Kf-1 Knock-out Mouse
The kf-1 gene was first discovered as a cDNA clone whose mRNA synthesis is elevated in the cerebral cortex of Alzheimer’s disease patient (1), and identified later in the rat cerebral cortex after repeated electroconvulsive treatment and chronic antidepressant treatment with SSRI (2). The KF-1 protein is one of the Zinc finger proteins belonging to the RING H2 family, which have been assessed for their ability to facilitate E2-dependent ubiquitination (3). Cells that express exogenous kf-1 result in apoptotic cell death in vitro (unpublished data). Kf-1 deficient mice, called “hicky” mice (“hicky” means hikikomori symptome in Japanese slung, which resembles to “social withdrawal” in English.), display typical anxiety-like behaviors without any other major abnormalities including pathological, physical, behavioral and reproductive aspects.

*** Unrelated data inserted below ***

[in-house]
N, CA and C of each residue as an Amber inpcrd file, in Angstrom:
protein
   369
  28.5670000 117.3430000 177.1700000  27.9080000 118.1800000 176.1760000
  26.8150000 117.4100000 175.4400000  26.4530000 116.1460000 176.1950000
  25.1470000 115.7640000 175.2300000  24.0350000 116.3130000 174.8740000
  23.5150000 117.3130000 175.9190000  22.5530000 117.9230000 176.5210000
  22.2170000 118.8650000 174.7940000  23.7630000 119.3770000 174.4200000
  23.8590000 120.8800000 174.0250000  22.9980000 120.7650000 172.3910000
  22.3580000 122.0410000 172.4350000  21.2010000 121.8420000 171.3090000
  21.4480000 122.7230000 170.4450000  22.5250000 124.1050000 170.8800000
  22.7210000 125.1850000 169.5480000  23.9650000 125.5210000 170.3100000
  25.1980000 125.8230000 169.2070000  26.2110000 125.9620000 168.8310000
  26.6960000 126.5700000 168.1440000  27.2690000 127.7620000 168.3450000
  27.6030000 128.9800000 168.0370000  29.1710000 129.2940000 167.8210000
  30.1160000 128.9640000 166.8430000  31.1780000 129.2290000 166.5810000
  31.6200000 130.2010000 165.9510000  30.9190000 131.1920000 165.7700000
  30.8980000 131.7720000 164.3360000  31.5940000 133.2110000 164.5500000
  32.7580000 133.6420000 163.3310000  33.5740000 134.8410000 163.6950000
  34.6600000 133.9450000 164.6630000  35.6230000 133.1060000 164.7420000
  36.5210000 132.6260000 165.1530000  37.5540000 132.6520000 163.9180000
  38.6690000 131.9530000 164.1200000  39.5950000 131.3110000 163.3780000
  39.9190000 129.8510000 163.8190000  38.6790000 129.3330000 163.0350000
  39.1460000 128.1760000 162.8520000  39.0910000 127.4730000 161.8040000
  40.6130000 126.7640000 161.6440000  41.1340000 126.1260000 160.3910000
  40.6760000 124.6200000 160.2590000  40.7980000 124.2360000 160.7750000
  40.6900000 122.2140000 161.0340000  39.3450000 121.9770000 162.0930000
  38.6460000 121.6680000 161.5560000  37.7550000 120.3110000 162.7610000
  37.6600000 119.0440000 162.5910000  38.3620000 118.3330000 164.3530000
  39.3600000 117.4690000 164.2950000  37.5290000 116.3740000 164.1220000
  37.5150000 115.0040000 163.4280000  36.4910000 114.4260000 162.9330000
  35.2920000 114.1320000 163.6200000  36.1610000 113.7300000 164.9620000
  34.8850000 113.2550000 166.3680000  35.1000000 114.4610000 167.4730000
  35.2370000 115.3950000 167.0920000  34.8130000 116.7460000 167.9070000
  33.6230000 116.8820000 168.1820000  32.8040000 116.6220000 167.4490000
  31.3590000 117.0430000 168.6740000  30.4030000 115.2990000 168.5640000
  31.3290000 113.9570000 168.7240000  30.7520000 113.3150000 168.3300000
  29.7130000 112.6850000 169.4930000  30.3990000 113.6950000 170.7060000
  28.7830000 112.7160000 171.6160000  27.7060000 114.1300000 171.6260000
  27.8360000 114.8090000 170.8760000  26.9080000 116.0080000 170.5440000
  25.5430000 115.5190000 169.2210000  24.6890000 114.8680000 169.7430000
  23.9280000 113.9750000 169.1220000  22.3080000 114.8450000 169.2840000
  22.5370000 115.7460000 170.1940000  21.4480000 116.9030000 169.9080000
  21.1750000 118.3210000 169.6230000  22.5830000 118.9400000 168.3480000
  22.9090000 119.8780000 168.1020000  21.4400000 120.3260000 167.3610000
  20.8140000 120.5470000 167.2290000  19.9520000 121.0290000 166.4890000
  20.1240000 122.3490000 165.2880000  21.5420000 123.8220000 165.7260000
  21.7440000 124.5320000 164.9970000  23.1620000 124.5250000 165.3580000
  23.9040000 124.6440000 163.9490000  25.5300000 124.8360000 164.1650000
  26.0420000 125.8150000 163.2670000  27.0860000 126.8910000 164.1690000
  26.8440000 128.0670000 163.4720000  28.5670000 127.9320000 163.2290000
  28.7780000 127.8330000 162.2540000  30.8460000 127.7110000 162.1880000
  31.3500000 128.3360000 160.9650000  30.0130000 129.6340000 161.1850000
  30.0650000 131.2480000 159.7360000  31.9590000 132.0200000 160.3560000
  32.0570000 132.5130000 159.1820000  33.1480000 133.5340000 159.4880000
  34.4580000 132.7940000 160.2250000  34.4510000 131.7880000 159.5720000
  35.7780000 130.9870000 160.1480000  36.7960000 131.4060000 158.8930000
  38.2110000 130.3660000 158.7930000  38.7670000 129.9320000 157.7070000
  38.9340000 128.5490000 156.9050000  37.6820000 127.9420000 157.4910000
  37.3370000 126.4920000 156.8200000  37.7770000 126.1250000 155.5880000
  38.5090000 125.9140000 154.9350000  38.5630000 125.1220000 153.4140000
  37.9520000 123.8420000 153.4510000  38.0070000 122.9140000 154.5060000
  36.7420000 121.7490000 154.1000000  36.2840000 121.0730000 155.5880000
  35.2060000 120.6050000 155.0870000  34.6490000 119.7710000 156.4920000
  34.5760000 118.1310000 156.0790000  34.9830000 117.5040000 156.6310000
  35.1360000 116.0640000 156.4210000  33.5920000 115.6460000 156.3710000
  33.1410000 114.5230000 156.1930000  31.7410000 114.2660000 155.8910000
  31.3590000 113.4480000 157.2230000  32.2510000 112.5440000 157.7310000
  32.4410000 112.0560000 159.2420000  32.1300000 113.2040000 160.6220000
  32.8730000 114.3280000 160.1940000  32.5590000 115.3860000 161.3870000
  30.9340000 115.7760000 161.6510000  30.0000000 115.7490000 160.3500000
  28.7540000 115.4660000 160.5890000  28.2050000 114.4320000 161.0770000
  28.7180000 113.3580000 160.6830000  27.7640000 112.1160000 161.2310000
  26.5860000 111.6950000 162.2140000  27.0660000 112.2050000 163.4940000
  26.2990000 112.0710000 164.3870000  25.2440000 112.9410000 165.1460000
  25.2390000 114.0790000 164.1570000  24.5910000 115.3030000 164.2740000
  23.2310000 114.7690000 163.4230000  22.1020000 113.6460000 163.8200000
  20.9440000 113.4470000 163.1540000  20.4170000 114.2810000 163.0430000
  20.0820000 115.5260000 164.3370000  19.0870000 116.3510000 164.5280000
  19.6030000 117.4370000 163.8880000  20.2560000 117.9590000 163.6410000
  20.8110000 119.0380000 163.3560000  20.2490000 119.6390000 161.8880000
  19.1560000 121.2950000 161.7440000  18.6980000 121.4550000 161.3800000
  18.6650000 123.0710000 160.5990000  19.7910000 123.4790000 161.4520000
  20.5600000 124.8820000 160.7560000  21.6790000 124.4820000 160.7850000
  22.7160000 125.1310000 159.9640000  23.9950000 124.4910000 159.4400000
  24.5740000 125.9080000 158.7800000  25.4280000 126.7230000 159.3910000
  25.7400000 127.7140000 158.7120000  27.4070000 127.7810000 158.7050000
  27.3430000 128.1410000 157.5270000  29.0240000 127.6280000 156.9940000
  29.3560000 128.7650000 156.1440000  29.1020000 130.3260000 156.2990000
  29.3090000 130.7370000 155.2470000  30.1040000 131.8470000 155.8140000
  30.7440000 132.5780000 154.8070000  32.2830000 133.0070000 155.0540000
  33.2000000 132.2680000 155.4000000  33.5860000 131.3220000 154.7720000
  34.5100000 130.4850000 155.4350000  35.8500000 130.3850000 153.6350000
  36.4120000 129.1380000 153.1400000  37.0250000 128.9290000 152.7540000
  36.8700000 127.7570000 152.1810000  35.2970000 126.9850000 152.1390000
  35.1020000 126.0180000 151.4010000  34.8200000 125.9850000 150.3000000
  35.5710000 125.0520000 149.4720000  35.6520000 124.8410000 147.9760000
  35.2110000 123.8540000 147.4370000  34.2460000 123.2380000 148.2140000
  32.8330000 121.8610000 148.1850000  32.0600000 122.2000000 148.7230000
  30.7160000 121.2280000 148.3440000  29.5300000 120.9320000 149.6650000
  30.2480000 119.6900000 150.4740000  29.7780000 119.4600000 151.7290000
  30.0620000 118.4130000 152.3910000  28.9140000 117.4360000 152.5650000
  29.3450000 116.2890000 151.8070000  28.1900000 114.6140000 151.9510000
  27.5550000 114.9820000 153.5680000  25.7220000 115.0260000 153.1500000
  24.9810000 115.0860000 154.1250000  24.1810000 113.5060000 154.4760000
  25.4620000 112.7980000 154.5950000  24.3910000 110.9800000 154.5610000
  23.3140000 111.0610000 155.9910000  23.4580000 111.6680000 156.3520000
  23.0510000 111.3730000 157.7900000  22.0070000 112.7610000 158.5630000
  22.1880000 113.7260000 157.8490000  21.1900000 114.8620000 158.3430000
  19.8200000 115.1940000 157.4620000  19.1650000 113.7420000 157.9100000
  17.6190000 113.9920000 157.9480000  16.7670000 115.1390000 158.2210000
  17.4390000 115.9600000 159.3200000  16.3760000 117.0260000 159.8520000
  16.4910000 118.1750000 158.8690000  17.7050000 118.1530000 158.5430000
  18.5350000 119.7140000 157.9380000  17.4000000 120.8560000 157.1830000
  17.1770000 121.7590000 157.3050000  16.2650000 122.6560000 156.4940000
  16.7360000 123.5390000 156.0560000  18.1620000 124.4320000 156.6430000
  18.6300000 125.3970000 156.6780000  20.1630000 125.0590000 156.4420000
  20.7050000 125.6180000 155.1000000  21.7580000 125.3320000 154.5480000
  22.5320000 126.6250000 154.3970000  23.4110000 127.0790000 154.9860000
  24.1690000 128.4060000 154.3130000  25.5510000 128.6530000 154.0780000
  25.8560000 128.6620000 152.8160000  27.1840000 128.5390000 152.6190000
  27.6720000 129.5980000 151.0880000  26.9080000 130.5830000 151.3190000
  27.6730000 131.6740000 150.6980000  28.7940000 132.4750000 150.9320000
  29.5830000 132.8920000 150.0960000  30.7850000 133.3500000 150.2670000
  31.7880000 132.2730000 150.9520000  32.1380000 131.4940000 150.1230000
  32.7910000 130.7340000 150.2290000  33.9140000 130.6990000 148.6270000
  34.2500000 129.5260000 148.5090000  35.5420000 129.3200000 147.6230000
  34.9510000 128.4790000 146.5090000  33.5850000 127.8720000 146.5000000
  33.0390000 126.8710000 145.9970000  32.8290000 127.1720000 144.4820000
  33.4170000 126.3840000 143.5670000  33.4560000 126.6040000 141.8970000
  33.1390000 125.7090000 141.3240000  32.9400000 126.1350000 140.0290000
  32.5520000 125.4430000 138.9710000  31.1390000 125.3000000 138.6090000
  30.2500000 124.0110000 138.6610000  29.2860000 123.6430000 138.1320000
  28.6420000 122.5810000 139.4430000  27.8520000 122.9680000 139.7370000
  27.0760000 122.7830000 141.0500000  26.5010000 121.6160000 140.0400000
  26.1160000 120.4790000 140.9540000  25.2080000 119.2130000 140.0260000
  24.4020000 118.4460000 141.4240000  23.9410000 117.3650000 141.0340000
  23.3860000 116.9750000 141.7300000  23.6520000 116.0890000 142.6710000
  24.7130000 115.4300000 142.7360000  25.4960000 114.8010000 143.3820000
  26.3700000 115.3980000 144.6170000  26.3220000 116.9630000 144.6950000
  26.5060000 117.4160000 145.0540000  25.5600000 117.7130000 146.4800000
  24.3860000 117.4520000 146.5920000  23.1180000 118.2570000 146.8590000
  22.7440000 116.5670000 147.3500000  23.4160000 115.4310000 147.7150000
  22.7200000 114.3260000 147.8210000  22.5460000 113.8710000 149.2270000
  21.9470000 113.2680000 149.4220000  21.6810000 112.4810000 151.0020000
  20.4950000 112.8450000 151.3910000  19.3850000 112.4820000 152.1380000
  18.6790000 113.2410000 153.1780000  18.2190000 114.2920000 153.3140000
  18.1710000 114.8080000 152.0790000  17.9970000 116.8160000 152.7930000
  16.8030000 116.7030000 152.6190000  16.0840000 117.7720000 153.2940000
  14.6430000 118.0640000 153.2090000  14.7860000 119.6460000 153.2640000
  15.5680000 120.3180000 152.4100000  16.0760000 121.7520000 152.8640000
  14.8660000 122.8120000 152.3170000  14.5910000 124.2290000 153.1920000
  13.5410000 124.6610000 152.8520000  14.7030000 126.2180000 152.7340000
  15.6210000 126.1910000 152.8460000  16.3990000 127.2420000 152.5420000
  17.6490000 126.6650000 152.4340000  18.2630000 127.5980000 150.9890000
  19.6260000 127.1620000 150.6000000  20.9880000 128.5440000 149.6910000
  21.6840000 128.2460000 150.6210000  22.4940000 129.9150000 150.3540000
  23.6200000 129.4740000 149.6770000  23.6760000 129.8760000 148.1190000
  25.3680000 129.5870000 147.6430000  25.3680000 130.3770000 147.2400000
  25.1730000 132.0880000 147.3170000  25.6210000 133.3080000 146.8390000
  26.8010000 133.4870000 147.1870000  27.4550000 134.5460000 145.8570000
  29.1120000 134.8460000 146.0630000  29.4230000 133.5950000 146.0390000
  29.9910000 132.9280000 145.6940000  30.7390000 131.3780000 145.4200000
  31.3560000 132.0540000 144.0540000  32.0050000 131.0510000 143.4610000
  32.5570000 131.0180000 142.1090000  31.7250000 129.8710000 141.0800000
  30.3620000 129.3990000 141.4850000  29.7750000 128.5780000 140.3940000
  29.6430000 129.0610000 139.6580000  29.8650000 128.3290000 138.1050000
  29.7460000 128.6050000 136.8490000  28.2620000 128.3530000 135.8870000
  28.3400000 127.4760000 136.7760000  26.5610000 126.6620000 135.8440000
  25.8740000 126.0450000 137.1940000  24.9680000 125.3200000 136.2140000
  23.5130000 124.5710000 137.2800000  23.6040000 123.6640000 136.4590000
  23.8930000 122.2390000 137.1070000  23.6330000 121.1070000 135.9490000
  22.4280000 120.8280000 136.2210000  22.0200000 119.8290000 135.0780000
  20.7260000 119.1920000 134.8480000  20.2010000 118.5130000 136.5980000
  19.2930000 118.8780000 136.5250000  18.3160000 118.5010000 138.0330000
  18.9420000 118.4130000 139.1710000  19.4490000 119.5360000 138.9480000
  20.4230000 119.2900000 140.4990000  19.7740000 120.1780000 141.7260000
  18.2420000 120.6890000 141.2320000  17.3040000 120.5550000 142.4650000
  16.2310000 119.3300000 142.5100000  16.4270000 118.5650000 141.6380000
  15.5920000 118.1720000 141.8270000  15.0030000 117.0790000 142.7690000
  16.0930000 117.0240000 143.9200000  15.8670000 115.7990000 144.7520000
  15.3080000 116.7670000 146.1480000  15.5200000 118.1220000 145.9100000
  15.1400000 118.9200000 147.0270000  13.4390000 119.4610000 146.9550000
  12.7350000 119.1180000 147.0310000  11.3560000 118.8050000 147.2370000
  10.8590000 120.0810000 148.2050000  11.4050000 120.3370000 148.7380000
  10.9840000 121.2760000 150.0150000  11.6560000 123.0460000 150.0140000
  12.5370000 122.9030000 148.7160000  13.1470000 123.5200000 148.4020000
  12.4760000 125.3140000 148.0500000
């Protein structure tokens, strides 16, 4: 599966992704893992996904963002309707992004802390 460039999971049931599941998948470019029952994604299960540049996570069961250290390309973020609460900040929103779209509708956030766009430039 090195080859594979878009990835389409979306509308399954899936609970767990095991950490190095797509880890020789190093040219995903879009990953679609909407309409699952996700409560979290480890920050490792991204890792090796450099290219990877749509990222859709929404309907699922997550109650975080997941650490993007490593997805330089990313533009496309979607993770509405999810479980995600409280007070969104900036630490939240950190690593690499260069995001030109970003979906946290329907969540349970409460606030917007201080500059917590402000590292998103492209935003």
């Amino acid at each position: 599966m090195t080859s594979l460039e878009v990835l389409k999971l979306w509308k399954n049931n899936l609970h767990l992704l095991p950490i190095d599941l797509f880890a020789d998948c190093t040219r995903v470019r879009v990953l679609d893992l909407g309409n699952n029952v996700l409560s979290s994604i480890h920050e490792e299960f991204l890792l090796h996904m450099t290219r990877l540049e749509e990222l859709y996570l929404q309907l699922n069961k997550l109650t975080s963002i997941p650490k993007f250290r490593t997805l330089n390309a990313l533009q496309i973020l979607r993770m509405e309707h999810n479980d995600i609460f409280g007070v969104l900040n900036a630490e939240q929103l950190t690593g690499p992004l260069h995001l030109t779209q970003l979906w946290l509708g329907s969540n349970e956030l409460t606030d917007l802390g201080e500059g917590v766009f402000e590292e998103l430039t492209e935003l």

|Depositor||:|| Dr. Tamotsu Hashimoto-Gotoh
(Res. Inst. for Neurol. Dis. and Geriat., Kyoto Prefectural Univ. of Med.)
|References||:|| (1) Yasojima K et al., Cloning of human and mouse cDNAs encoding novel zinc finger proteins expressed in cerebellum and hippocampus.
BBRC 13;231(2):481-7. (1997)
(2) Yamada M et al., Identification of a novel gene with RING-H2 finger motif induced after chronic antidepressant treatment in rat brain.
BBRC 11;278(1):150-7. (2000)
(3) Lorick KL et al., RING fingers mediate ubiquitin-conjugating enzyme (E2)-dependent ubiquitination.
PNAS 28;96(20):11364-9. (1999)